products or services, and realize business benefit
3.10
supply chain

set of organizations with linked set of resources and processes (3.7), each of which acts as an acquirer

(3.1), supplier (3.8), or both to form successive supplier (3.8) relationships established upon placement

of a purchase order, agreement (3.3), or other formal sourcing agreement (3.3)

Note 1 to entry: A supply chain can include vendors, manufacturing facilities, logistics providers, distribution

centres, distributors, wholesalers, and other organizations involved in the manufacturing, processing, design

and development, and handling and delivery of the products, or service providers involved in the operation,

management, and delivery of the services.

Note 2 to entry: The supply chain view is relative to the position of the acquirer.

[SOURCE: ISO 28001:2007, 3.24, modified — The definition was changed to focus more on the

organization and relationships; Note 2 to entry was added.]
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ISO/IEC FDIS 27036-1:2021(E)
3.11
system

combination of interacting elements organized to achieve one or more stated purposes

Note 1 to entry: A system can be considered as a product or as the services it provides.

Note 2 to entry: In practice, the interpretation of its meaning is frequently clarified by the use of an associative

noun, e.g. aircraft system. Alternatively, the word “system” can be substituted simply by a context-dependent

synonym, e.g. aircraft, though this can then obscure a system principles perspective.

[SOURCE: ISO/IEC 15288:2008, 4.31]
3.12
trust

relationship between two entities or elements, consisting of a set of activities and a security policy in

which element x trusts element y if and only if x has confidence that y will behave in a well-defined way

(with respect to the activities) that does not violate the given security policy
[SOURCE: ISO/IEC 13888-1:2009, 3.59, modified — The note was removed.]
3.13
upstream

handling processes (3.7) and movements of products and services that occur before an entity in the

supply chain (3.10) takes custody of the products and responsibility for information and communication

technology (ICT) services

[SOURCE: ISO 28001:2007, 3.27, modified — The word “goods” was replaced by “products and services”,

and the definition was changed to better reflect this change in focus.]
3.14
visibility

property of a system (3.11) or process (3.7) that enables system elements and processes (3.7) to be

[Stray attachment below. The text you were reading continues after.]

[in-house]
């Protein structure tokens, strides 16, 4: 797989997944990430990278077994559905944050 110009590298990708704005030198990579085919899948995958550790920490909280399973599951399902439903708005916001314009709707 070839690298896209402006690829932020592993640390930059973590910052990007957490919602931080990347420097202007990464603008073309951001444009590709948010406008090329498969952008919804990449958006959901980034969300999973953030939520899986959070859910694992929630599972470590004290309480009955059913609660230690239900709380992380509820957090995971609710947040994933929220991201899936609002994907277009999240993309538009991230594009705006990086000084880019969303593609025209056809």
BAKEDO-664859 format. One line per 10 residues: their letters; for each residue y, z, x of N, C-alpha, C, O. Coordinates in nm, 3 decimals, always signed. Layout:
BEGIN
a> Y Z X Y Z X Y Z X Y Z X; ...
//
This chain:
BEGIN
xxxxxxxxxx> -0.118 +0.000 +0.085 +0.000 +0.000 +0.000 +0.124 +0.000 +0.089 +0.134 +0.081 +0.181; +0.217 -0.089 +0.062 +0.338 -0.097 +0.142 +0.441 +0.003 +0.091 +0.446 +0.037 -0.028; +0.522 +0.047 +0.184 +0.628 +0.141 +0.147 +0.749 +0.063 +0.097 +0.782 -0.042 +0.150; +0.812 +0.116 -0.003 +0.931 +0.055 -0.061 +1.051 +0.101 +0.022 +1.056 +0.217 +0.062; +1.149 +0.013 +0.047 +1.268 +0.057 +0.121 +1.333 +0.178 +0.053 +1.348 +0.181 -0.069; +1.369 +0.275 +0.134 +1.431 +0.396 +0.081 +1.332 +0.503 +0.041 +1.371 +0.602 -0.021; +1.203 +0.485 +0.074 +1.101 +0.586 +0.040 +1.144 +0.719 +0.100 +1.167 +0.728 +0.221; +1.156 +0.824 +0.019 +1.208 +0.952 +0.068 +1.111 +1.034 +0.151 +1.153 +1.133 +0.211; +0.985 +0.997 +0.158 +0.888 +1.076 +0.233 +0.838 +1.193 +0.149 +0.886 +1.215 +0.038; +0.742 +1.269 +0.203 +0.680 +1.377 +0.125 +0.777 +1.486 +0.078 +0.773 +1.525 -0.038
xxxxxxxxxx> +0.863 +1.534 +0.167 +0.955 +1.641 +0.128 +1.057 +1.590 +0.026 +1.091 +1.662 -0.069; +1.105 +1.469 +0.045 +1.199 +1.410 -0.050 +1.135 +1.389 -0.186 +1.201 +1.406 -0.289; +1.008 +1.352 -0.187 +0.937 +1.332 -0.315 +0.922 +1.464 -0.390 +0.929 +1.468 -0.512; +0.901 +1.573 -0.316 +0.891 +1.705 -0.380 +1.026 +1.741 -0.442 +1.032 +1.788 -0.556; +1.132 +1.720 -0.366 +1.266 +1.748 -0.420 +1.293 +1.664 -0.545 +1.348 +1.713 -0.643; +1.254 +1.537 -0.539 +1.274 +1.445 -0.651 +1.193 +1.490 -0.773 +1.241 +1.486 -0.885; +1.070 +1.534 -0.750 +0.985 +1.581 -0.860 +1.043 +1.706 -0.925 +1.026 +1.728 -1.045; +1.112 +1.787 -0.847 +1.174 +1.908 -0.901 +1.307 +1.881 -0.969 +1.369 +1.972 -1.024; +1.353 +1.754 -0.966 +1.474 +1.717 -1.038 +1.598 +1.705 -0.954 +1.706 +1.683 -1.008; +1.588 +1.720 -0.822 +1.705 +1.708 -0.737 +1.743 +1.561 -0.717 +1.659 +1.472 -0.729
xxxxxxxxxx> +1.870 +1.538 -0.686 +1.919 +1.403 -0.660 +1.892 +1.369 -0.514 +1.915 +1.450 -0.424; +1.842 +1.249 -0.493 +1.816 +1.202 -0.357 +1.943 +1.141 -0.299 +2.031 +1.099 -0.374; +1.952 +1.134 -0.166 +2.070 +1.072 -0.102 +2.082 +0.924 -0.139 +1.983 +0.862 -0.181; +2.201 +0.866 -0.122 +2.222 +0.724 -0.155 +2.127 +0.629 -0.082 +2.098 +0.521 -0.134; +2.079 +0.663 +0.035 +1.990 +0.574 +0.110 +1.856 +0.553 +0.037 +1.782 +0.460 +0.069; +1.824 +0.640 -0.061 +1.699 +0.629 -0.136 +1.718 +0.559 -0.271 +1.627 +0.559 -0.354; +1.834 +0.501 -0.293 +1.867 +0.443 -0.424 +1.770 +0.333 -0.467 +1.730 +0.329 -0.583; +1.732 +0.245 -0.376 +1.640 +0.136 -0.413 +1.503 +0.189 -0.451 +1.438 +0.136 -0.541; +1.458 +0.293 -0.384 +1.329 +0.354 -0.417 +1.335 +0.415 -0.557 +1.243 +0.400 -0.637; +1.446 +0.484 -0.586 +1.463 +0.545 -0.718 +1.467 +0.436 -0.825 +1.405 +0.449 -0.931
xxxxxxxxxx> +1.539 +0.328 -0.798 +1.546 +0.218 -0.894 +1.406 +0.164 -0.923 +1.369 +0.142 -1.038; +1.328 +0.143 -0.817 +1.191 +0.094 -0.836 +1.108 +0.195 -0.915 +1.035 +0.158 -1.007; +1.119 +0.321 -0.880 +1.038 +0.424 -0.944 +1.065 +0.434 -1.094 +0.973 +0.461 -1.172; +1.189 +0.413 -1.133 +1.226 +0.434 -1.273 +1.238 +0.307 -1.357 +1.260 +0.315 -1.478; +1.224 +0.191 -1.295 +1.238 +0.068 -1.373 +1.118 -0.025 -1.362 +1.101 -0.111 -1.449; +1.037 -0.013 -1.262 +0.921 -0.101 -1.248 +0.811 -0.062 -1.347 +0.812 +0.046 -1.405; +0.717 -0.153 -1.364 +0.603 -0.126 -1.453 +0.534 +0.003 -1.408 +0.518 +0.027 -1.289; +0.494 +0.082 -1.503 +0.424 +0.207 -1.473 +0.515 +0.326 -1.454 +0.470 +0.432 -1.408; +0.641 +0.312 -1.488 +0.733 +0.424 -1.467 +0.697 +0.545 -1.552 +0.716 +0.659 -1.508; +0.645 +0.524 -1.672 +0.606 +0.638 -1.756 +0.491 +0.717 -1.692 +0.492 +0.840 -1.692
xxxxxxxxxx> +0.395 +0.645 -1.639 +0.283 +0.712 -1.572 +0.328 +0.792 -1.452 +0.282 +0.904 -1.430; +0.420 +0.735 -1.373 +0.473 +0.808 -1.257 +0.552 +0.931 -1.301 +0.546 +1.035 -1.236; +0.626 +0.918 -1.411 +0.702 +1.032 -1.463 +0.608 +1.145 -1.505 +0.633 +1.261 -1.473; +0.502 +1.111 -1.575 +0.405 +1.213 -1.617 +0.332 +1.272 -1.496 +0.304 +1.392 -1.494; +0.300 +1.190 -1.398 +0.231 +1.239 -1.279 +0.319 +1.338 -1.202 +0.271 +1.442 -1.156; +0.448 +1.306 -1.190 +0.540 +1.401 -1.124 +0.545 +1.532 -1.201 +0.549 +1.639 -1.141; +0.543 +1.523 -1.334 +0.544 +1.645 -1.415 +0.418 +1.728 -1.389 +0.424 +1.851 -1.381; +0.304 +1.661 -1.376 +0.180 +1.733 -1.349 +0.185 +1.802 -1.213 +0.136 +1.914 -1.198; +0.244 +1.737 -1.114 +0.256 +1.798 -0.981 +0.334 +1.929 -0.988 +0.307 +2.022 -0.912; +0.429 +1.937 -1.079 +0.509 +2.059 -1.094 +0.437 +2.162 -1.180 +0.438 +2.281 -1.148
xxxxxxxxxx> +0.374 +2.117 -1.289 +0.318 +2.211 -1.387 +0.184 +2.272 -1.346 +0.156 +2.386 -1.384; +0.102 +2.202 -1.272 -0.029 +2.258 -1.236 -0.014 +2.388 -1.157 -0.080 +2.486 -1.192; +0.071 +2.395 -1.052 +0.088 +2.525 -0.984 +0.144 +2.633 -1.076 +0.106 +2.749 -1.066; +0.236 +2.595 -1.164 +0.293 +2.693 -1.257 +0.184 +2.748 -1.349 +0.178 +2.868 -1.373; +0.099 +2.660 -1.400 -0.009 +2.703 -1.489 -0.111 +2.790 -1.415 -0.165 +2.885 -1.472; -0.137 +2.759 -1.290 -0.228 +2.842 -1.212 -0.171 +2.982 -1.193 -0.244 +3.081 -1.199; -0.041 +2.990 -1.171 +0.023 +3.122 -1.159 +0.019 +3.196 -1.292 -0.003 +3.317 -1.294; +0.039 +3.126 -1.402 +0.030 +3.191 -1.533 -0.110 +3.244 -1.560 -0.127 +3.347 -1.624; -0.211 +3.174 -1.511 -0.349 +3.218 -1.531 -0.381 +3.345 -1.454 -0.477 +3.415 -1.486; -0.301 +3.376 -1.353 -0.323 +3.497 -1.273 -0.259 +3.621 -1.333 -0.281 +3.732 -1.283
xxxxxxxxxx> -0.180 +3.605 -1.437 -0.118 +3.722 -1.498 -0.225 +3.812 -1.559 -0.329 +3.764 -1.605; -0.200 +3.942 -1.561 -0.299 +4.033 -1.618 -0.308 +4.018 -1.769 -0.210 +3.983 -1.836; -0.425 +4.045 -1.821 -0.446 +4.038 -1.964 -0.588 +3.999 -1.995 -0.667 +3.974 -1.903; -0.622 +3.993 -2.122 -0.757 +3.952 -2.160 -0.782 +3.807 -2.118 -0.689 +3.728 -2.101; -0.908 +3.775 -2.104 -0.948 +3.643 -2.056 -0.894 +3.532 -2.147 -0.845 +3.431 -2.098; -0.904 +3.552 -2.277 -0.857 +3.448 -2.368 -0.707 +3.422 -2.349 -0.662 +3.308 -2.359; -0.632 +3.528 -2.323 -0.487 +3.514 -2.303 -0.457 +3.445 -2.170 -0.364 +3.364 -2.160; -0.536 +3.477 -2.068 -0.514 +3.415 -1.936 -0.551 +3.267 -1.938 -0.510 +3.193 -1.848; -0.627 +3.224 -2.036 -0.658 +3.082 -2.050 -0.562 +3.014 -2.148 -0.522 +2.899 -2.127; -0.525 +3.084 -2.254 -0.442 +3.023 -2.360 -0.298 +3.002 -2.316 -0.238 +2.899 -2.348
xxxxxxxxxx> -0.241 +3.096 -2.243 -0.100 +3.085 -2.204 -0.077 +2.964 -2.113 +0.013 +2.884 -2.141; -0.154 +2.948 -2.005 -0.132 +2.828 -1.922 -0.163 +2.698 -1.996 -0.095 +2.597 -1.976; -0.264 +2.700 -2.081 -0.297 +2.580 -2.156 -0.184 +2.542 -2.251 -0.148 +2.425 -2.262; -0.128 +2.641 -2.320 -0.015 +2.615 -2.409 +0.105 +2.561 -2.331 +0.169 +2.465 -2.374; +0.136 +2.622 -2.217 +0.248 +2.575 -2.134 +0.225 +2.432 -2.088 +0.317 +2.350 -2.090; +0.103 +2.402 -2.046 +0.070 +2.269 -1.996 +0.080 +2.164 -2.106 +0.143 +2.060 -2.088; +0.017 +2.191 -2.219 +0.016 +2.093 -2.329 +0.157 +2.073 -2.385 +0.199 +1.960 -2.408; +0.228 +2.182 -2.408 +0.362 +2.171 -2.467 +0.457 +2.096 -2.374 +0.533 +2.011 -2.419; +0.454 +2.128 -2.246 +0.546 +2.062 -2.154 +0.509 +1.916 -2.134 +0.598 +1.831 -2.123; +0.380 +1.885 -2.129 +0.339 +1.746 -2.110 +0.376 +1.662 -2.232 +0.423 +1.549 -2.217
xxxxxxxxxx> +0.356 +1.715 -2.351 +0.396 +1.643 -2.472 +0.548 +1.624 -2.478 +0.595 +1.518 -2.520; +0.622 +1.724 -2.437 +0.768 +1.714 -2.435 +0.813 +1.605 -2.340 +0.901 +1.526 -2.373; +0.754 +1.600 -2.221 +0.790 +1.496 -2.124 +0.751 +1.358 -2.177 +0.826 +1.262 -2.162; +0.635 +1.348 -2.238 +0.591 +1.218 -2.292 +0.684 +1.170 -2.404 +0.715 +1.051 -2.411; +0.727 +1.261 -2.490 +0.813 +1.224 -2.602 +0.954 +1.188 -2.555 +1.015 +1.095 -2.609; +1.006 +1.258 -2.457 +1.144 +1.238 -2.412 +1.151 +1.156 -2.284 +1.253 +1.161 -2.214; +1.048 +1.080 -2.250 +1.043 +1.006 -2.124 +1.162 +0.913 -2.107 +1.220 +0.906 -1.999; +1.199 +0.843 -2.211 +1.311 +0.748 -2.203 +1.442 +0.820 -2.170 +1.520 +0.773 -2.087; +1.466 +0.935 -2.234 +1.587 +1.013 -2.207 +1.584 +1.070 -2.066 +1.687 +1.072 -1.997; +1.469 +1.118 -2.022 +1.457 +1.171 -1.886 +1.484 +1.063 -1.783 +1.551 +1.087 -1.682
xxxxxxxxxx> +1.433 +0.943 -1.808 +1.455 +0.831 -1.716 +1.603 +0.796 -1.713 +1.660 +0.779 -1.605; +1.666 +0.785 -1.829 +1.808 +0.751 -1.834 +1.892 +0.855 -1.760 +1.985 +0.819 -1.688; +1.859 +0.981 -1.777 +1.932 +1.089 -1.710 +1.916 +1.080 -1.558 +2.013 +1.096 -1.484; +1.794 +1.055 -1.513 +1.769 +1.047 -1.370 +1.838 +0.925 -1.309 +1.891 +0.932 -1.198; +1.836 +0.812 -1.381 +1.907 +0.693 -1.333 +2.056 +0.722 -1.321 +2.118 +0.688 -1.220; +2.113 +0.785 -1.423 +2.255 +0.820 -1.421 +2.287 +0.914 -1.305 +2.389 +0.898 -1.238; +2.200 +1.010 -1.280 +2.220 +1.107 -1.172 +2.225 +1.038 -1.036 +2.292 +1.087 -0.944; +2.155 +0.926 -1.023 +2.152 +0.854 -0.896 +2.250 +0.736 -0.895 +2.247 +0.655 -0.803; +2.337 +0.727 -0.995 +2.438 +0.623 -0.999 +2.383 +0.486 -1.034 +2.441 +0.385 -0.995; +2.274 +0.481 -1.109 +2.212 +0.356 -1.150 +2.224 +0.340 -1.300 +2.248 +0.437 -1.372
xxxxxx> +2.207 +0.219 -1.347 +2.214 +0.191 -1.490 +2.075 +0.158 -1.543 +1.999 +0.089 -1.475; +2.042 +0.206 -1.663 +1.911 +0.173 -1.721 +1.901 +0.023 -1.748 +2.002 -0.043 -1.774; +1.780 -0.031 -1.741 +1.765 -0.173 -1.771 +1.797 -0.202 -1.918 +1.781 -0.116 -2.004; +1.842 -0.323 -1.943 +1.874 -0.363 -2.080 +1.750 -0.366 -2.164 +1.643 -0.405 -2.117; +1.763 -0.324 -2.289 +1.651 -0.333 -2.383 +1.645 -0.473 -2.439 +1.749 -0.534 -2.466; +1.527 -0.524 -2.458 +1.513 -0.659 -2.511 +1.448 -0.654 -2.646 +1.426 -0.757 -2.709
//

documented and available for monitoring and inspection
4 Symbols and abbreviated terms
The following symbols and abbreviated terms are used in this document:
API Application Programming Interface
ASP Application Service Provider
BCP Business Continuity Plan(ning)
BPaaS Business Process as a Service
IaaS Infrastructure as a Service
ICT Information and Communication Technology
PaaS Platform as a Service
R&D Research & Development
SaaS Software as a Service
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ISO/IEC FDIS 27036-1:2021(E)
5 Problem definition and key concepts
5.1 Motives for establishing supplier relationships

Organizations often choose to form and retain supplier relationships for a variety of business reasons

to take advantage of the benefits they can provide. The following summarizes potential motivations for

establishing a supplier relationship:

a) Focusing internal resources on core business functions which can result in a cost reduction and

improved return on investment (e.g. outsourcing ICT services).

b) Acquiring a short-term or highly specialized competency that an organization does not already

possess (e.g., hiring an advertising firm) to achieve certain business objectives.

c) Acquiring a utility or basic service that is common or readily available (e.g. electric power and

telecommunications) that cannot efficiently be provided by the organization.
d) Enabling business operations in a different geographical location.

e) Acquiring new or replacement ICT equipment or services (e.g. laptops, printers, servers, routers,

software applications, storage capacity, network connectivity, ICT managing services etc.) that

enable workforce productivity and other business computing needs.

Suppliers can provide a multitude of products or services, including IT outsourcing, professional

services, basic utilities (equipment maintenance service, security guards service, cleaning and

delivering services etc.), cloud computing services, information and communication technology (ICT),

knowledge management, R&D, manufacturing, logistics, health care services, Internet services, and

many others.
5.2 Types of supplier relationships
5.2.1 Supplier relationships for products

When an acquirer enters a supplier relationship for products, it typically purchases products with

agreed specifications for a predetermined period for manufacturing the acquirer’s products.

The supplier can have access to the acquirer’s information when delivering and supporting the